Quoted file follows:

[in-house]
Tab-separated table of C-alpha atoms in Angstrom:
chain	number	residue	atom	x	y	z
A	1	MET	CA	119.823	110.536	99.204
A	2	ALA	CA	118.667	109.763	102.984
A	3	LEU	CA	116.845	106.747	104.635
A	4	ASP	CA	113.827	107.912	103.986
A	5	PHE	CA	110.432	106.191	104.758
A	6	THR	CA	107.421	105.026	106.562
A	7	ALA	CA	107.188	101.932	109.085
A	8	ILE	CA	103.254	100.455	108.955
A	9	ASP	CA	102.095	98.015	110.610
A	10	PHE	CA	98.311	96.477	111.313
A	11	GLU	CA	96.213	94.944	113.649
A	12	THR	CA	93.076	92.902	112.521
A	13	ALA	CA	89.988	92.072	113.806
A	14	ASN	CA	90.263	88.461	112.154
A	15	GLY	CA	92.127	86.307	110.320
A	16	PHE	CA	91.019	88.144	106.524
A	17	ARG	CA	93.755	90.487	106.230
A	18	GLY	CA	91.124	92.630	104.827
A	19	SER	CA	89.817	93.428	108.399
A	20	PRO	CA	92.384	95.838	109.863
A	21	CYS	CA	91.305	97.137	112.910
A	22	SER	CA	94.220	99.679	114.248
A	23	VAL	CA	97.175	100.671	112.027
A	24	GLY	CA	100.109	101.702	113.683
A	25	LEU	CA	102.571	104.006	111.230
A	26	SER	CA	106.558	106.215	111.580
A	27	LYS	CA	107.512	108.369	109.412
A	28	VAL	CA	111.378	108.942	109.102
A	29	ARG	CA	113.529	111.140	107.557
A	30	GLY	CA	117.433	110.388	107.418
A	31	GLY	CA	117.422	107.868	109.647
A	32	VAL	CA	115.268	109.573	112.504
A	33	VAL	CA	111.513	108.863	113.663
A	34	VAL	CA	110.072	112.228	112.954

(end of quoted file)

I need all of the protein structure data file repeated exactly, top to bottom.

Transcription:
[in-house]
Tab-separated table of C-alpha atoms in Angstrom:
chain	number	residue	atom	x	y	z
A	1	MET	CA	119.823	110.536	99.204
A	2	ALA	CA	118.667	109.763	102.984
A	3	LEU	CA	116.845	106.747	104.635
A	4	ASP	CA	113.827	107.912	103.986
A	5	PHE	CA	110.432	106.191	104.758
A	6	THR	CA	107.421	105.026	106.562
A	7	ALA	CA	107.188	101.932	109.085
A	8	ILE	CA	103.254	100.455	108.955
A	9	ASP	CA	102.095	98.015	110.610
A	10	PHE	CA	98.311	96.477	111.313
A	11	GLU	CA	96.213	94.944	113.649
A	12	THR	CA	93.076	92.902	112.521
A	13	ALA	CA	89.988	92.072	113.806
A	14	ASN	CA	90.263	88.461	112.154
A	15	GLY	CA	92.127	86.307	110.320
A	16	PHE	CA	91.019	88.144	106.524
A	17	ARG	CA	93.755	90.487	106.230
A	18	GLY	CA	91.124	92.630	104.827
A	19	SER	CA	89.817	93.428	108.399
A	20	PRO	CA	92.384	95.838	109.863
A	21	CYS	CA	91.305	97.137	112.910
A	22	SER	CA	94.220	99.679	114.248
A	23	VAL	CA	97.175	100.671	112.027
A	24	GLY	CA	100.109	101.702	113.683
A	25	LEU	CA	102.571	104.006	111.230
A	26	SER	CA	106.558	106.215	111.580
A	27	LYS	CA	107.512	108.369	109.412
A	28	VAL	CA	111.378	108.942	109.102
A	29	ARG	CA	113.529	111.140	107.557
A	30	GLY	CA	117.433	110.388	107.418
A	31	GLY	CA	117.422	107.868	109.647
A	32	VAL	CA	115.268	109.573	112.504
A	33	VAL	CA	111.513	108.863	113.663
A	34	VAL	CA	110.072	112.228	112.954